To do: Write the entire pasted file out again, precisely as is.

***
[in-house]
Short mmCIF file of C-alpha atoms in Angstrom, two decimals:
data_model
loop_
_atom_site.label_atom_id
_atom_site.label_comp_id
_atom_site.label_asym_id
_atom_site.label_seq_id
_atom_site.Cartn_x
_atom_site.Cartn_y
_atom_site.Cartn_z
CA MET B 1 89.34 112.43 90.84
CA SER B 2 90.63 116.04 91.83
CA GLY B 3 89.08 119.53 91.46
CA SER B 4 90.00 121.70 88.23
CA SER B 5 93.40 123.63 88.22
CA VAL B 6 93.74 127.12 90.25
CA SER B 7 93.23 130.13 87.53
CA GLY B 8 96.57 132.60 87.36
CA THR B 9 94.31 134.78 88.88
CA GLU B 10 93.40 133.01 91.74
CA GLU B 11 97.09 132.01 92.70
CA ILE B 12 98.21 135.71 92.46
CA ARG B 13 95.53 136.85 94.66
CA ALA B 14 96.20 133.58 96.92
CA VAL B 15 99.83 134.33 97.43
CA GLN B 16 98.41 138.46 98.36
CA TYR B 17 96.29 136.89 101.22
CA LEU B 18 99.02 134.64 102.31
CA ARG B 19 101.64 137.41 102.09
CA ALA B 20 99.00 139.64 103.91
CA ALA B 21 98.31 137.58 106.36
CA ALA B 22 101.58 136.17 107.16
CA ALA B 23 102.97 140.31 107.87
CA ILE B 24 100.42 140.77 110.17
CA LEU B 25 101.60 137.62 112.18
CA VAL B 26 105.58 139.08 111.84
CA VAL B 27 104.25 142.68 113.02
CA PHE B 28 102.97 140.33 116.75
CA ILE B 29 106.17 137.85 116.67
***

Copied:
[in-house]
Short mmCIF file of C-alpha atoms in Angstrom, two decimals:
data_model
loop_
_atom_site.label_atom_id
_atom_site.label_comp_id
_atom_site.label_asym_id
_atom_site.label_seq_id
_atom_site.Cartn_x
_atom_site.Cartn_y
_atom_site.Cartn_z
CA MET B 1 89.34 112.43 90.84
CA SER B 2 90.63 116.04 91.83
CA GLY B 3 89.08 119.53 91.46
CA SER B 4 90.00 121.70 88.23
CA SER B 5 93.40 123.63 88.22
CA VAL B 6 93.74 127.12 90.25
CA SER B 7 93.23 130.13 87.53
CA GLY B 8 96.57 132.60 87.36
CA THR B 9 94.31 134.78 88.88
CA GLU B 10 93.40 133.01 91.74
CA GLU B 11 97.09 132.01 92.70
CA ILE B 12 98.21 135.71 92.46
CA ARG B 13 95.53 136.85 94.66
CA ALA B 14 96.20 133.58 96.92
CA VAL B 15 99.83 134.33 97.43
CA GLN B 16 98.41 138.46 98.36
CA TYR B 17 96.29 136.89 101.22
CA LEU B 18 99.02 134.64 102.31
CA ARG B 19 101.64 137.41 102.09
CA ALA B 20 99.00 139.64 103.91
CA ALA B 21 98.31 137.58 106.36
CA ALA B 22 101.58 136.17 107.16
CA ALA B 23 102.97 140.31 107.87
CA ILE B 24 100.42 140.77 110.17
CA LEU B 25 101.60 137.62 112.18
CA VAL B 26 105.58 139.08 111.84
CA VAL B 27 104.25 142.68 113.02
CA PHE B 28 102.97 140.33 116.75
CA ILE B 29 106.17 137.85 116.67